# Standard Deviation using the Sumation of X and Summation of X-Squared?

If you had a set of X values and a set of Y values, how do you get the standard deviation of the difference?

Give the n=16, the summation of the differences = 108, and the summation of the differences squared is 1746, the mean of the differences is 6.75. How would you get the standard deviation (it should come out to 8.234)?

I tried 1746-6.75^2/16 and that didn't come out quite right. Then I started playing around by squaring and dividing stuff. I know I somehow need to get to about 68, so that when I do the square root, I get back 8.234. I would need 1020 if I divide by n-1 (15) or 1088 if I divide by 16. Can't seem to get it, though, and everything I looked up assumes you have the list of numbers and can do the whole (summation of (difference - average difference)^2)/N.
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Commented:
There are some more formula here:
http://en.wikipedia.org/wiki/Standard_deviation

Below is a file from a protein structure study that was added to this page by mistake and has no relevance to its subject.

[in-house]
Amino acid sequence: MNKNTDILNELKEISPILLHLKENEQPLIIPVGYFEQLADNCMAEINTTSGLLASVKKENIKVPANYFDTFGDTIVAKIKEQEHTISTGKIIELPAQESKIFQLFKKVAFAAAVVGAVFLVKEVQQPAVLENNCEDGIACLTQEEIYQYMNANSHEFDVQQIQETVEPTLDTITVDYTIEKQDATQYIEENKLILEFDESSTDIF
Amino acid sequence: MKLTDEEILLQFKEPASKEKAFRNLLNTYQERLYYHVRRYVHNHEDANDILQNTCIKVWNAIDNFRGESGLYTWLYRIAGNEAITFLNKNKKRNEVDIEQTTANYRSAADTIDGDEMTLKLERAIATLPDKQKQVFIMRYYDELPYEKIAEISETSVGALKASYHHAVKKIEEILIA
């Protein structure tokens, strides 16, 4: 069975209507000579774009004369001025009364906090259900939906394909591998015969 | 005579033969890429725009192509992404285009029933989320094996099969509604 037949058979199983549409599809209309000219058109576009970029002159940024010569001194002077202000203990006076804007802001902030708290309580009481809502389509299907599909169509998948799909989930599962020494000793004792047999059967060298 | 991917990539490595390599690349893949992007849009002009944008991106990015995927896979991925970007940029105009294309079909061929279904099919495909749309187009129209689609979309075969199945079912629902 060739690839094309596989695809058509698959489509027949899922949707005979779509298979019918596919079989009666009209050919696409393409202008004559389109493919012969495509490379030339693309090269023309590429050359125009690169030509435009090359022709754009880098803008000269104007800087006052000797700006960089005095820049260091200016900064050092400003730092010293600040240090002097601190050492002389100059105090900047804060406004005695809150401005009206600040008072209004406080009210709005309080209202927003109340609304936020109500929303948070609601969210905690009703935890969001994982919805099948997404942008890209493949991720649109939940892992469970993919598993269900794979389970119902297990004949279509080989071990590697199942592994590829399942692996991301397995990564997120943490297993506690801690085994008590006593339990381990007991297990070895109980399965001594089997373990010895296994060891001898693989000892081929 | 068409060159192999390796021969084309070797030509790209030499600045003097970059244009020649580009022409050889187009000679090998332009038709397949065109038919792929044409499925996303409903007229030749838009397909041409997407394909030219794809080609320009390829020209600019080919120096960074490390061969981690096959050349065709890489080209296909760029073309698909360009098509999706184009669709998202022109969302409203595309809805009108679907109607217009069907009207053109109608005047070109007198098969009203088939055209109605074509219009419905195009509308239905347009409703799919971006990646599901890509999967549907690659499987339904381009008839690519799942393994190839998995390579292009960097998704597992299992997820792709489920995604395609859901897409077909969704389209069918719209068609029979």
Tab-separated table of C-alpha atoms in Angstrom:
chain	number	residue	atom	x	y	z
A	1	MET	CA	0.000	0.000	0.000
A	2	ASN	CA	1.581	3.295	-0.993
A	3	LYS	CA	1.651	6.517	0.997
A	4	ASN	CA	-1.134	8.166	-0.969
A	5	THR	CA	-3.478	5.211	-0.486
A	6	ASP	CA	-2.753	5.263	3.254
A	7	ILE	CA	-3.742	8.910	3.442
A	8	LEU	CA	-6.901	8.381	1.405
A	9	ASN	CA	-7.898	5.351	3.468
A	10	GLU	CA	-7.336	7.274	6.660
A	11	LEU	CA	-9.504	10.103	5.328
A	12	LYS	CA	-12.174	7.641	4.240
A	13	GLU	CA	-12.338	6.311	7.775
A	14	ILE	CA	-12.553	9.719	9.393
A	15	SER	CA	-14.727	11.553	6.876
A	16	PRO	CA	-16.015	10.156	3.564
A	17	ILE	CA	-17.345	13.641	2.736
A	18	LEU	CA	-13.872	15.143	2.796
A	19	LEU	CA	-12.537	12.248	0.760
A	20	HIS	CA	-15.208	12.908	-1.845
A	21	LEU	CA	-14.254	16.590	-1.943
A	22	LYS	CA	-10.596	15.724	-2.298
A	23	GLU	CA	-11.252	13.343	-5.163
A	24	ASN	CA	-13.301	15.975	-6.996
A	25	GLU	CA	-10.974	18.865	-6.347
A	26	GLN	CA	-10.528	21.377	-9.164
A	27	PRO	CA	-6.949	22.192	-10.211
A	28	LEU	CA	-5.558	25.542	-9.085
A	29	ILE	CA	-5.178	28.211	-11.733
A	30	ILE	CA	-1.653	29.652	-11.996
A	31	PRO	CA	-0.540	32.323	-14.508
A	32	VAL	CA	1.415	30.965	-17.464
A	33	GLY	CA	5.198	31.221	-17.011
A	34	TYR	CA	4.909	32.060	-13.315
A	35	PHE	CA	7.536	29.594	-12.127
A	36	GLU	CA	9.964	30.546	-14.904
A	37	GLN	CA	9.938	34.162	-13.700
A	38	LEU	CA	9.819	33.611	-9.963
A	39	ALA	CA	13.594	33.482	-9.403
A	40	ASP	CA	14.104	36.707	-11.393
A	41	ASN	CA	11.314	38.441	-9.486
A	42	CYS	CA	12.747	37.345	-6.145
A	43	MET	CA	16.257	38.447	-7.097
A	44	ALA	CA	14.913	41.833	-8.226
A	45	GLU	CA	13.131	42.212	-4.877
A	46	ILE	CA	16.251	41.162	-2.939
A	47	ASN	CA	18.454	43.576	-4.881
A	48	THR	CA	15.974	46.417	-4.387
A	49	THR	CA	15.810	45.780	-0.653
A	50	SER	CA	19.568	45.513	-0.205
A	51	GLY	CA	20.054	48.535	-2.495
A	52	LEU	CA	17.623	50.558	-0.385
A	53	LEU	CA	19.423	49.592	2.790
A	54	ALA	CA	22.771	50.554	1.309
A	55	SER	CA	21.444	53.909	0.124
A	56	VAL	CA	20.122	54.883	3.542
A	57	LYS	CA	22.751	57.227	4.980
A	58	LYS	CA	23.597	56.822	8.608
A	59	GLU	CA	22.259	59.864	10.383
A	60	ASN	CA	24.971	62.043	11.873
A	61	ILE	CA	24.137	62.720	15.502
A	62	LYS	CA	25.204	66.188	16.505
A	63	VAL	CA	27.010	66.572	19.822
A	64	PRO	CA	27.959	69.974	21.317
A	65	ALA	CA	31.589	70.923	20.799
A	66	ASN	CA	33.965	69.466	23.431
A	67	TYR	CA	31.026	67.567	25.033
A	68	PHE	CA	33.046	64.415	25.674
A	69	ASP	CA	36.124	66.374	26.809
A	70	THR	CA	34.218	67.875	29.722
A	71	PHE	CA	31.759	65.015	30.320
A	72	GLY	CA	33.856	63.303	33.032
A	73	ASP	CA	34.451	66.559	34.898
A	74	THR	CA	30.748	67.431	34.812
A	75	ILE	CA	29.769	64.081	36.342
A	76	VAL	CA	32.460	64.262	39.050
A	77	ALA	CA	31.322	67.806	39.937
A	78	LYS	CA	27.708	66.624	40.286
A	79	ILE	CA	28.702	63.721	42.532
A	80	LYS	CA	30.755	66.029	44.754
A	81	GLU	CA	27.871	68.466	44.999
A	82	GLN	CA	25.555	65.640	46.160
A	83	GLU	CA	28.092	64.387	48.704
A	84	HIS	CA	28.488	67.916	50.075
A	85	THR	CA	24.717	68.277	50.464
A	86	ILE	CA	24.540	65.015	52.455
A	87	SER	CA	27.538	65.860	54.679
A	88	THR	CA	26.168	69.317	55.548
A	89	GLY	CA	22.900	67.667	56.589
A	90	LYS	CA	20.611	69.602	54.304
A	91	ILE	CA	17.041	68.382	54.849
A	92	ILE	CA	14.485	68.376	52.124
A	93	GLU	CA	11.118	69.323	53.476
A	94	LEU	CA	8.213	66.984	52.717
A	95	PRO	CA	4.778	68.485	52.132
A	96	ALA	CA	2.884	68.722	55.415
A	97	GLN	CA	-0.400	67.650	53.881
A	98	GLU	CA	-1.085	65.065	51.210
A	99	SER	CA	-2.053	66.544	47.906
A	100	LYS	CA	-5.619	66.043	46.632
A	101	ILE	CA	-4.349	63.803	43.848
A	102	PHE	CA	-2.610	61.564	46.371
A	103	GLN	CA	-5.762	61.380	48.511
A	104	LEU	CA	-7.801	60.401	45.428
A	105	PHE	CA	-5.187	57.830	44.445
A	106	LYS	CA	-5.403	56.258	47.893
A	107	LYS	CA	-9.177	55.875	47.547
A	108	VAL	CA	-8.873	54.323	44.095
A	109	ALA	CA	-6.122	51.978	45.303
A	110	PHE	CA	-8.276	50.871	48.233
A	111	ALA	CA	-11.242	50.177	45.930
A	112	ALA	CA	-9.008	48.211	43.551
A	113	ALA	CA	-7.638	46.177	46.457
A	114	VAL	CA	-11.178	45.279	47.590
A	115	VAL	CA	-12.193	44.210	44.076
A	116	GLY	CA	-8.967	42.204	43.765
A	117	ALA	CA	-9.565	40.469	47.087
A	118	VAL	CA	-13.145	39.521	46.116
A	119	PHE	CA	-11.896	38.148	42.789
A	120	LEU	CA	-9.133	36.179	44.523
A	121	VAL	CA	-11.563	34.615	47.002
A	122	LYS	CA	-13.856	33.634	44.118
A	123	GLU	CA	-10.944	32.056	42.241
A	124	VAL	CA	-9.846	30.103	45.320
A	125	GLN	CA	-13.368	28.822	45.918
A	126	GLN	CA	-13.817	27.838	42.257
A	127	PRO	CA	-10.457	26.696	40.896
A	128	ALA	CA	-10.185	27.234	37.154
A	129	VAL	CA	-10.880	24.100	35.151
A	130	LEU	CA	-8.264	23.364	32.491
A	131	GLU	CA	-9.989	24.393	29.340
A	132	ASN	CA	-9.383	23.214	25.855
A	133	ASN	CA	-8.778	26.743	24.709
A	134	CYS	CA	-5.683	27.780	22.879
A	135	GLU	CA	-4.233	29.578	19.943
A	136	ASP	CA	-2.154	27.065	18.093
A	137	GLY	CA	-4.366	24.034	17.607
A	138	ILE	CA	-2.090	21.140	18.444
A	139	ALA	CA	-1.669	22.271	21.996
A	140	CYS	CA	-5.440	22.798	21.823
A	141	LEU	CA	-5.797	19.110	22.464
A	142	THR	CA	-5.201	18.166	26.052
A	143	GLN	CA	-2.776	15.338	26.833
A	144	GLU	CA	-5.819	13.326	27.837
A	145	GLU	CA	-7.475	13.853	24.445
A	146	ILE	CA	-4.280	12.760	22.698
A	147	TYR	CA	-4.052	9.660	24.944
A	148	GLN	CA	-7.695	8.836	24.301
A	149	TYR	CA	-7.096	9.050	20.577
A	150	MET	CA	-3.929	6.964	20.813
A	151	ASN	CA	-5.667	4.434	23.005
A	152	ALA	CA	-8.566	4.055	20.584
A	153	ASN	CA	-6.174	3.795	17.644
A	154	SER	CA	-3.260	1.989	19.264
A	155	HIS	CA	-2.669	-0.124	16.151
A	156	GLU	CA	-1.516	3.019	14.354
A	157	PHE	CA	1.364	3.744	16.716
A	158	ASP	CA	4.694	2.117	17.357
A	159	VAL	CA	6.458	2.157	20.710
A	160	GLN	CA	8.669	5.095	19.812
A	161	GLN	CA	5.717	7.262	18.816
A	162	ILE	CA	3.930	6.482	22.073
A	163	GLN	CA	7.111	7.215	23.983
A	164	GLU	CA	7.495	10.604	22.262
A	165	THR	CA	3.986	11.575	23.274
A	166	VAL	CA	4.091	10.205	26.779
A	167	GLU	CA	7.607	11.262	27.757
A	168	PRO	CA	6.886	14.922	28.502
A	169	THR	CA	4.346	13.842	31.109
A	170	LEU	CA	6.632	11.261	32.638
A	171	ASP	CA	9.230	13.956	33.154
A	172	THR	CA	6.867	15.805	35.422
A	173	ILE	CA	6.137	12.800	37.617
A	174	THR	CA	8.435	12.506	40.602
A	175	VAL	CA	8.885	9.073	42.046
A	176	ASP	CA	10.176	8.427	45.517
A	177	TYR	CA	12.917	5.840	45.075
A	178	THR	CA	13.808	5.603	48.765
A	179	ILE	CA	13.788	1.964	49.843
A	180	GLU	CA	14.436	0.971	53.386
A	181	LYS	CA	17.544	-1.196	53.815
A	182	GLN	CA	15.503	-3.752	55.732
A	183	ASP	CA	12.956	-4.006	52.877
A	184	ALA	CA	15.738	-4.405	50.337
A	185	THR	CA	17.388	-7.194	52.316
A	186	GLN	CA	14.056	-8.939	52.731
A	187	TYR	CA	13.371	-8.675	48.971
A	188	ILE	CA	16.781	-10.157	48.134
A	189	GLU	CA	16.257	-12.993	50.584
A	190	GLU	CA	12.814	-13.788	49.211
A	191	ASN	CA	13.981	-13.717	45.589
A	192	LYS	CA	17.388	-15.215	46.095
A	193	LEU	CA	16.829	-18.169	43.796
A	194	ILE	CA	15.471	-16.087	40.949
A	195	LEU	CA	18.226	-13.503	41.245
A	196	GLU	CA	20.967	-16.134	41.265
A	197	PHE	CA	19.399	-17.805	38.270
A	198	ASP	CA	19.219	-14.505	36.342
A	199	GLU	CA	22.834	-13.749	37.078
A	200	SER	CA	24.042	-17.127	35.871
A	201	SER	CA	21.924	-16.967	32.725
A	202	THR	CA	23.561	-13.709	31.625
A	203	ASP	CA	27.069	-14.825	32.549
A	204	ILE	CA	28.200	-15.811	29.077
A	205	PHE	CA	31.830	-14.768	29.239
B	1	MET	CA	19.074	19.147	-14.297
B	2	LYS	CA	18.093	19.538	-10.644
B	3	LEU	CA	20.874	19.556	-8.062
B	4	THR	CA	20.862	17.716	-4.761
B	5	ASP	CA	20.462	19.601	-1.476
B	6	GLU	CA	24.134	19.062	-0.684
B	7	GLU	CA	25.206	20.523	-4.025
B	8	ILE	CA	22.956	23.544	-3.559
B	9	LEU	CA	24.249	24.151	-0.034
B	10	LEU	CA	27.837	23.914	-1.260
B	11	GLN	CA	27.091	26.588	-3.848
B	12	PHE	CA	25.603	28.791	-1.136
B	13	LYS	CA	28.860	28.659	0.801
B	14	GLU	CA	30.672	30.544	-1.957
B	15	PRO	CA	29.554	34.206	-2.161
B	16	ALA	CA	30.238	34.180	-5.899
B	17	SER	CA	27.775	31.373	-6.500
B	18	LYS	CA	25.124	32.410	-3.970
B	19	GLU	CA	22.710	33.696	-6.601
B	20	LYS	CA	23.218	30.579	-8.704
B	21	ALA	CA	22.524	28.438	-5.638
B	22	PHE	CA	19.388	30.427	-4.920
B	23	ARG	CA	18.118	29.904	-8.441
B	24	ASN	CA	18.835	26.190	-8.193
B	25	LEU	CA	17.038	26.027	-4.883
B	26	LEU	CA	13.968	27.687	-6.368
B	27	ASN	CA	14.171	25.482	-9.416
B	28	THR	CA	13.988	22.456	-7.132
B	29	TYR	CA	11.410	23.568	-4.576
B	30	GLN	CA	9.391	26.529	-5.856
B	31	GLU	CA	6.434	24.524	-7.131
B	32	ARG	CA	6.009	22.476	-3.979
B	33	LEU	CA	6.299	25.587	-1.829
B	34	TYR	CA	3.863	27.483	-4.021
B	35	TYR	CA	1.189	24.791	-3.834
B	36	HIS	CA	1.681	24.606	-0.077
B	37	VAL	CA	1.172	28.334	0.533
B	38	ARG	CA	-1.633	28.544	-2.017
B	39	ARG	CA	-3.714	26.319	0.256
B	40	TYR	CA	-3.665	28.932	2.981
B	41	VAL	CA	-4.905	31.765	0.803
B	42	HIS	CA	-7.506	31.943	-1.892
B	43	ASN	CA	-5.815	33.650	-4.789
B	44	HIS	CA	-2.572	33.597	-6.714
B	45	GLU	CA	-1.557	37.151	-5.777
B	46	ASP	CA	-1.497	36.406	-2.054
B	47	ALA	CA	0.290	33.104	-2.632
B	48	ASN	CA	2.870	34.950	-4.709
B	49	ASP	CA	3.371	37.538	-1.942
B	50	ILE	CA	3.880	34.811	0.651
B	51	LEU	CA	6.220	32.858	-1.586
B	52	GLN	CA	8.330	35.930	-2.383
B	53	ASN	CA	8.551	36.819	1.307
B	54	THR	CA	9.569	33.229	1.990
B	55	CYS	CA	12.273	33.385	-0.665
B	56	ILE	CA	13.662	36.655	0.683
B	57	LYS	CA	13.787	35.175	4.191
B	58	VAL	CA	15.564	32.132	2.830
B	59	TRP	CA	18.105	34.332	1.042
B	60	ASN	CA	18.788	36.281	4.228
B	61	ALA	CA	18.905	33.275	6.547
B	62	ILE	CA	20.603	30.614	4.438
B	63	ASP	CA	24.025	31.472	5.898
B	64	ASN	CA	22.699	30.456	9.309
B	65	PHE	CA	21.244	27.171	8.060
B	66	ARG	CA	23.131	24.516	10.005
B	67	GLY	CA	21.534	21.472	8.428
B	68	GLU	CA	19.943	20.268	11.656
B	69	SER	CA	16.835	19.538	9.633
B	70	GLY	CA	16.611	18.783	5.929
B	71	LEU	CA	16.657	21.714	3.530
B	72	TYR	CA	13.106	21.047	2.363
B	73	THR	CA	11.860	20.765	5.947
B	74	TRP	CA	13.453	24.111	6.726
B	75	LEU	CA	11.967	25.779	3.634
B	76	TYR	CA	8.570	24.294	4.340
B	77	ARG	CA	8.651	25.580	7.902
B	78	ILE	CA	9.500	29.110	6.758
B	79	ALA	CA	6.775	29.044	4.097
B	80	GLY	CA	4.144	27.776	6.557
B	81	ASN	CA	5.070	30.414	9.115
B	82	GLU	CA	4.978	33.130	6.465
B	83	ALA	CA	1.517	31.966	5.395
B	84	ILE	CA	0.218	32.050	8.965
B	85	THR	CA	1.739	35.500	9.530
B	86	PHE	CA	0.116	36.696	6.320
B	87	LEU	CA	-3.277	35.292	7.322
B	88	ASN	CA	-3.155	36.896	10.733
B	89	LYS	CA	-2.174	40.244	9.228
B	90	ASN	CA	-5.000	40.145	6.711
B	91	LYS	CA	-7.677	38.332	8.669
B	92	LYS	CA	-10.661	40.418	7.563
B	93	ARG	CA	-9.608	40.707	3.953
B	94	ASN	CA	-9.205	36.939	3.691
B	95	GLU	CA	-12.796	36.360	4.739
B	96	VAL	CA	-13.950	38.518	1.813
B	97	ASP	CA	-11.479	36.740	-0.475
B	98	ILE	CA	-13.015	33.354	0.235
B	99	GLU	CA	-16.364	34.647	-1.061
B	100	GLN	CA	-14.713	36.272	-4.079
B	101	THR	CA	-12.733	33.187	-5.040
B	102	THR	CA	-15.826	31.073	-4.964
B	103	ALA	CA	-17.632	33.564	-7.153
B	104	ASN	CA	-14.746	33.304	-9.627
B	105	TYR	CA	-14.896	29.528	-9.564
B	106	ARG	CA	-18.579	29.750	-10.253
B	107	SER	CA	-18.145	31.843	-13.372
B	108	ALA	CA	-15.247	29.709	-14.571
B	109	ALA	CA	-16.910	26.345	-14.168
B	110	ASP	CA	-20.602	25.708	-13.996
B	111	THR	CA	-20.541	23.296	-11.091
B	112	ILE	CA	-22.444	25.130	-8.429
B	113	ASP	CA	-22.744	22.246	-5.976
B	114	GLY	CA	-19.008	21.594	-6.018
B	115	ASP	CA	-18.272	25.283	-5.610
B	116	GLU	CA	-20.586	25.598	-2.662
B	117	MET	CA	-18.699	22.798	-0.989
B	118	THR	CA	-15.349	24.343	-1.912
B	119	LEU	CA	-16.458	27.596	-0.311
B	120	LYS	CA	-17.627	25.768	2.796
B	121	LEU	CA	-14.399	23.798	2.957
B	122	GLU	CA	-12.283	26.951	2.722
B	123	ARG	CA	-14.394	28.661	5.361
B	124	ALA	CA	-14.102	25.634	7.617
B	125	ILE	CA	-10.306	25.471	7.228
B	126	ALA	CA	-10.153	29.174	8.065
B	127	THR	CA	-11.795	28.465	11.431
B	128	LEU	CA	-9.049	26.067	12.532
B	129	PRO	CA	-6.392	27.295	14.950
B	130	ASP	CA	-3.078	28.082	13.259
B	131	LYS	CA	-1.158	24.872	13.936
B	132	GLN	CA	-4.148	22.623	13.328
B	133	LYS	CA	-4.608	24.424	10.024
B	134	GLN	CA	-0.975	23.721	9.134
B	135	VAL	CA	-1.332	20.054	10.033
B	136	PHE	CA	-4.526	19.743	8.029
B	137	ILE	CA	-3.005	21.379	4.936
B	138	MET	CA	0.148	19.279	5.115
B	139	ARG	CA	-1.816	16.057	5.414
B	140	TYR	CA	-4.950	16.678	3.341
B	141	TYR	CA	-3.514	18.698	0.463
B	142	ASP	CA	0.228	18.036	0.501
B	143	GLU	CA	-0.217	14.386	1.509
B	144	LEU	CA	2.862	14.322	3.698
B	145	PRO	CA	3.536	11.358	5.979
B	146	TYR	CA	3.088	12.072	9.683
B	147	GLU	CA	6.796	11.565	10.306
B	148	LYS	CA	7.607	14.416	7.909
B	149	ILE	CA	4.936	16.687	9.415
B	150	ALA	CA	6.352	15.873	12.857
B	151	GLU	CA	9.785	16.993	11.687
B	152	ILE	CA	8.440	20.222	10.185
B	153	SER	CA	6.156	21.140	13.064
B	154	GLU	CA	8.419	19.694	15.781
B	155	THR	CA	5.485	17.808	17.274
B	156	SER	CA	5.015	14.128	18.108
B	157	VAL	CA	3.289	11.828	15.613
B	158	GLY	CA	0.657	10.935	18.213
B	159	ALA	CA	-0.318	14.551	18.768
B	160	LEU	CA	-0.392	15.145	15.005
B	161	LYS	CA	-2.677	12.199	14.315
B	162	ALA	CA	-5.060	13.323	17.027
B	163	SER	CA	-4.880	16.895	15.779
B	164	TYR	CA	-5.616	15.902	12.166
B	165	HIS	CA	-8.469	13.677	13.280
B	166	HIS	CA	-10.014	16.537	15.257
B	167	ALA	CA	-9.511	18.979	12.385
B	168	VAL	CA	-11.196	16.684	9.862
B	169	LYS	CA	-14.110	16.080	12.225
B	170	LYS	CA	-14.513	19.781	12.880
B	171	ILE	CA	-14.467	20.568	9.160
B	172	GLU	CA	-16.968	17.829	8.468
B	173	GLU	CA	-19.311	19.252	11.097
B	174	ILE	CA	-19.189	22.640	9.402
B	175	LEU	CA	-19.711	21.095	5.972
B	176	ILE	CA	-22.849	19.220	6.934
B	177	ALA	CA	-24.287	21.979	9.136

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Commented:
The answer can be got from :

Sqrt((1746 -(108^2/16))/15)

This is from the formula on the page http://en.wikipedia.org/wiki/Standard_deviation for obtaining sample standard deviation.

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Commented:
Forget the fact that this data results from the difference between two random variables, that's just a red herring.  You have a random variable Z, you have 16 values for it, their sum is 108 and the sum of their squares is 1746.

n = 16
mean of Z is <Z>, which we know is 108/16
sum of squares is 1746, so <Z^2> = 1746/16

standard deviation of Z = sqrt( <(Z - <Z>)^2> * n/(n-1) )
(Z - <Z>)^2 = Z^2 - 2*Z*<Z> + <Z>^2
<(Z - <Z>)^2> = <Z^2> - <2*Z*<Z>> + <<Z>^2>
2*<Z> can be factored out of the middle term, since it is a constant
The last term is constant, so it is its own mean.
= <Z^2> - 2*<Z>*<Z> + <Z>^2
= <Z^2> - <Z>^2

standard deviation of Z = sqrt((<Z^2> - <Z>^2) * n/(n-1))
= sqrt((1746/16 - (108/16)^2) * 16/15)
= sqrt((1746 - (108^2)/16) / 15), same as JR2003
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